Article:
Article by Sabra Morris, Marine Corps Spouse
There are plenty of special challenges that our kids face, along with the regular academic tasks, social pressures and general growing pains all children encounter. Our kids have pre-deployments, deployments and reintegration to handle. Many also cope with parents’ visible and invisible wounds upon return.
Topping the list of challenges? The multiple PCS moves so many of our kids face each year. You’ve probably heard the numbers: Military children move an average of six to nine times between kindergarten and the 12th grade, according to the Military Child Education Coalition. With that comes the general loss of normalcy that comes with any major lifestyle changes.
Child advocate, educator and performer Debbie Fink, president of Harmony Hearth, LLC, and her daughter Jennifer Fink coined the term CHAMPS (Child Heroes Attached to Military Personnel) to give our military kids a new, positive way to identify themselves. They have also created “The Little Champs” book and theme song to honor our special children, acknowledge their unique challenges and celebrate their strengths.
Debbie recommends these 8 ways to foster a healthy, happy life in your military child.
1) HIGHLIGHT HER STRENGTHS
“Find a handful of moments each day to honor your child’s virtues,” says Fink. “Thank her and tell her when she’s being courageous, f lexible, helpful, honorable or joyful … the list is endless.” Be sure to highlight specific moments when your child really shines.
2) OPEN A DIALOGUE AND KEEP IT OPEN
“There must be a safe haven for CHAMPS to express how they’re feeling, what they’re feeling, why they’re feeling it and who they’re feeling it about,” says Fink. “Kids need to feel that a caregiver is listening and resisting judgment.” This can be overwhelming at times (and that’s normal). Remember it’s OK to involve another trusted adult or in your child’s emotional care.
3) ENCOURAGE SELF-EXPRESSION
Journaling, dance, drawing, music, sports and art are fantastic avenues for this. Activities keep kids happy, moving and interested. They often provide avenues for children to communicate their thoughts and feelings without talking, which can sometimes be intimidating.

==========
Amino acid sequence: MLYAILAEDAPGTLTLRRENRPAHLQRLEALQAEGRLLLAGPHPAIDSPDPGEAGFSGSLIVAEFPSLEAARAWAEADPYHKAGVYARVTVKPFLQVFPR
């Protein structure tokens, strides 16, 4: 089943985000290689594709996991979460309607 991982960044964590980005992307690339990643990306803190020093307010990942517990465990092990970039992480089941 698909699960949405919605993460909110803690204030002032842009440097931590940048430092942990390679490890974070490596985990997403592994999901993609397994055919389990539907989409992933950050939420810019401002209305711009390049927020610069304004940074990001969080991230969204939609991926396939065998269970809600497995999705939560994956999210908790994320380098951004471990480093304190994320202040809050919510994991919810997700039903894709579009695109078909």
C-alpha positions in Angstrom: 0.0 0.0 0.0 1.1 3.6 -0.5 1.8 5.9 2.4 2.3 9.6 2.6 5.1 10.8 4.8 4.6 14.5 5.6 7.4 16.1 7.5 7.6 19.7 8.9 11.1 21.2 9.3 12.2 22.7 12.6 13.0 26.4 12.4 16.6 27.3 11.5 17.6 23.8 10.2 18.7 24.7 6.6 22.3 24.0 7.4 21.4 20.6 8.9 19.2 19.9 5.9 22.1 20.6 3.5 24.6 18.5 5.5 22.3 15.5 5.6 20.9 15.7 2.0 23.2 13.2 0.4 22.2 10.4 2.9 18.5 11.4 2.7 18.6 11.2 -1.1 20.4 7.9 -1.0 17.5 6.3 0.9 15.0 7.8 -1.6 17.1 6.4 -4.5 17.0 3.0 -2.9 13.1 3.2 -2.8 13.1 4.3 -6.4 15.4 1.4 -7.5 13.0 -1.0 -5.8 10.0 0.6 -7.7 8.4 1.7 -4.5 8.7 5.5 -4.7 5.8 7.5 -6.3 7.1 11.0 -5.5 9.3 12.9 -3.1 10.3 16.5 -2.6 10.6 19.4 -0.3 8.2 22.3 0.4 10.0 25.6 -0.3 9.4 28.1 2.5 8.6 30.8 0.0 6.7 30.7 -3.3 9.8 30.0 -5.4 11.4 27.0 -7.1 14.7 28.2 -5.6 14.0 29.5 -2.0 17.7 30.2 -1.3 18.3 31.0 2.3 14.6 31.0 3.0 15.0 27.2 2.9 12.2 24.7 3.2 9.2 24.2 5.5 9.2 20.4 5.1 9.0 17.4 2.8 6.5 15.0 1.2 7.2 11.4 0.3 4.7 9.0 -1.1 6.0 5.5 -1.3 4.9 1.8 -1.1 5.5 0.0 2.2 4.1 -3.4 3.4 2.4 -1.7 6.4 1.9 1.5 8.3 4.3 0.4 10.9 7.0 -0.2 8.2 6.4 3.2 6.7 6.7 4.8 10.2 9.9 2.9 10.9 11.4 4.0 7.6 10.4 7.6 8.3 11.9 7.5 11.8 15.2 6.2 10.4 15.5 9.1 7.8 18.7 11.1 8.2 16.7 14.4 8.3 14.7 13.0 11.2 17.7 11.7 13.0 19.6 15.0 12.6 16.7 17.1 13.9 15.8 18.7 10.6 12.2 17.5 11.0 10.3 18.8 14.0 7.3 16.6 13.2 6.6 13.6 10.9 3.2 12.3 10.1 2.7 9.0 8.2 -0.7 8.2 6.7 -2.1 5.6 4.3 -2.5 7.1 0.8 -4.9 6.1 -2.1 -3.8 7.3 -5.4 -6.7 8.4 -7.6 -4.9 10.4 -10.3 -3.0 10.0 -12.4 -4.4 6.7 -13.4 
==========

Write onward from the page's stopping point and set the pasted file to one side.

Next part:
4) CREATE A STRONG NETWORK
It really does take a village. “Communicate as needed with the CHAMP’s teacher, school guidance counselor and any other key personnel,” says Fink. “Keep them abreast of developments and shifting dynamics in the child’s life.” That way, they can be prepared help support your CHAMP during challenging times.
5) SPEND SOME DOWNTIME TOGETHER
Turn off the phones/e-mail and spend some uninterrupted time with your child. “Read and talk with them, draw with them, dance or play music, cook or bake with them. Play catch. Watch a wholesome movie with a bowl of shared popcorn. ‘Talkable moments’ will arise in the strangest of circumstances, so make sure you seize these moments to listen and give feedback,” says Fink
6) GET WITH THE PROGRAM
Organizations such as the Military Child Education Coalition (MCEC) and the United Services Organization (USO) offer programs designed to help kids and parents navigate military life and enrich their military-life experiences. Visit www. militarychild.org and www. uso.org for details. Check your installation for local programs and initiatives, too.
“You can step outside your challenges by helping others with theirs,” says Fink. As your kids work on volunteer projects, they’ll get a sense of just how strong and capable they are.
8) HELP YOUR CHAMP BECOME AN AMBASSADOR
Set up opportunities for your CHAMP to talk with other CHAMPS and civilian children about his or her experiences. Provide avenues for them to share emotions and coping strategies with each other. School guidance counselors, teachers, clergy members and other trusted adults can often facilitate this.
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